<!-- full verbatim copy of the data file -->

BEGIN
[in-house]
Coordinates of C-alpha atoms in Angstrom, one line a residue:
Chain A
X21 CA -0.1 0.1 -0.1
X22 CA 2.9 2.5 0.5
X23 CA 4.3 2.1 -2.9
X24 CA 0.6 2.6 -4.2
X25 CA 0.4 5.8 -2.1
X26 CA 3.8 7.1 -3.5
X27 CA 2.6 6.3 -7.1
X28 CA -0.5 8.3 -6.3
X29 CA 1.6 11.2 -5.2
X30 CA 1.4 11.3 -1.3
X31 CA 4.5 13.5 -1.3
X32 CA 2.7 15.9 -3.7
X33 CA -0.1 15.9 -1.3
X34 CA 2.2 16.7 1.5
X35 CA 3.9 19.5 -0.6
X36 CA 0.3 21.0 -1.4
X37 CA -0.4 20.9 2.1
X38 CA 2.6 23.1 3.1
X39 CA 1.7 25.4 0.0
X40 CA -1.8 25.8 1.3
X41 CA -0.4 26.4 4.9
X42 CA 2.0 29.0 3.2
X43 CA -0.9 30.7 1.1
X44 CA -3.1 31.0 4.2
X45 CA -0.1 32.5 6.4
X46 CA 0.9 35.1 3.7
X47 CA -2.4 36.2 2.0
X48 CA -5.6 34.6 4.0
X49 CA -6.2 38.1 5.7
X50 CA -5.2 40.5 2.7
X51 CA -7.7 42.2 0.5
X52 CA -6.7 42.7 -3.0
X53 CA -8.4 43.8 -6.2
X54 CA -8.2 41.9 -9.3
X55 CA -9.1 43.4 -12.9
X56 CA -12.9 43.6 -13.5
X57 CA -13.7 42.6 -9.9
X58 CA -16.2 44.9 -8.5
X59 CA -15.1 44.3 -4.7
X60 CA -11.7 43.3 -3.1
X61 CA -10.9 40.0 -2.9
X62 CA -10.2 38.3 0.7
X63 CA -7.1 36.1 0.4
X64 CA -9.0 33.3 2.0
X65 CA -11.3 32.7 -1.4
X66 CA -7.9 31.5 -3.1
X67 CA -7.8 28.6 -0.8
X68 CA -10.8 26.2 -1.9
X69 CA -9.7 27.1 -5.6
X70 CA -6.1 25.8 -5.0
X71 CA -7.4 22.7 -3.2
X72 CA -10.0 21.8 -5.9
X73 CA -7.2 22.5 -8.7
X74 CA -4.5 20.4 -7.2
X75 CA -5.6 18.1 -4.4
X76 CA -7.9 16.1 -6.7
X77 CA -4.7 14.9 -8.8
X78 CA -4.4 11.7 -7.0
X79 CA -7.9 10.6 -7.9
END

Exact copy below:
[in-house]
Coordinates of C-alpha atoms in Angstrom, one line a residue:
Chain A
X21 CA -0.1 0.1 -0.1
X22 CA 2.9 2.5 0.5
X23 CA 4.3 2.1 -2.9
X24 CA 0.6 2.6 -4.2
X25 CA 0.4 5.8 -2.1
X26 CA 3.8 7.1 -3.5
X27 CA 2.6 6.3 -7.1
X28 CA -0.5 8.3 -6.3
X29 CA 1.6 11.2 -5.2
X30 CA 1.4 11.3 -1.3
X31 CA 4.5 13.5 -1.3
X32 CA 2.7 15.9 -3.7
X33 CA -0.1 15.9 -1.3
X34 CA 2.2 16.7 1.5
X35 CA 3.9 19.5 -0.6
X36 CA 0.3 21.0 -1.4
X37 CA -0.4 20.9 2.1
X38 CA 2.6 23.1 3.1
X39 CA 1.7 25.4 0.0
X40 CA -1.8 25.8 1.3
X41 CA -0.4 26.4 4.9
X42 CA 2.0 29.0 3.2
X43 CA -0.9 30.7 1.1
X44 CA -3.1 31.0 4.2
X45 CA -0.1 32.5 6.4
X46 CA 0.9 35.1 3.7
X47 CA -2.4 36.2 2.0
X48 CA -5.6 34.6 4.0
X49 CA -6.2 38.1 5.7
X50 CA -5.2 40.5 2.7
X51 CA -7.7 42.2 0.5
X52 CA -6.7 42.7 -3.0
X53 CA -8.4 43.8 -6.2
X54 CA -8.2 41.9 -9.3
X55 CA -9.1 43.4 -12.9
X56 CA -12.9 43.6 -13.5
X57 CA -13.7 42.6 -9.9
X58 CA -16.2 44.9 -8.5
X59 CA -15.1 44.3 -4.7
X60 CA -11.7 43.3 -3.1
X61 CA -10.9 40.0 -2.9
X62 CA -10.2 38.3 0.7
X63 CA -7.1 36.1 0.4
X64 CA -9.0 33.3 2.0
X65 CA -11.3 32.7 -1.4
X66 CA -7.9 31.5 -3.1
X67 CA -7.8 28.6 -0.8
X68 CA -10.8 26.2 -1.9
X69 CA -9.7 27.1 -5.6
X70 CA -6.1 25.8 -5.0
X71 CA -7.4 22.7 -3.2
X72 CA -10.0 21.8 -5.9
X73 CA -7.2 22.5 -8.7
X74 CA -4.5 20.4 -7.2
X75 CA -5.6 18.1 -4.4
X76 CA -7.9 16.1 -6.7
X77 CA -4.7 14.9 -8.8
X78 CA -4.4 11.7 -7.0
X79 CA -7.9 10.6 -7.9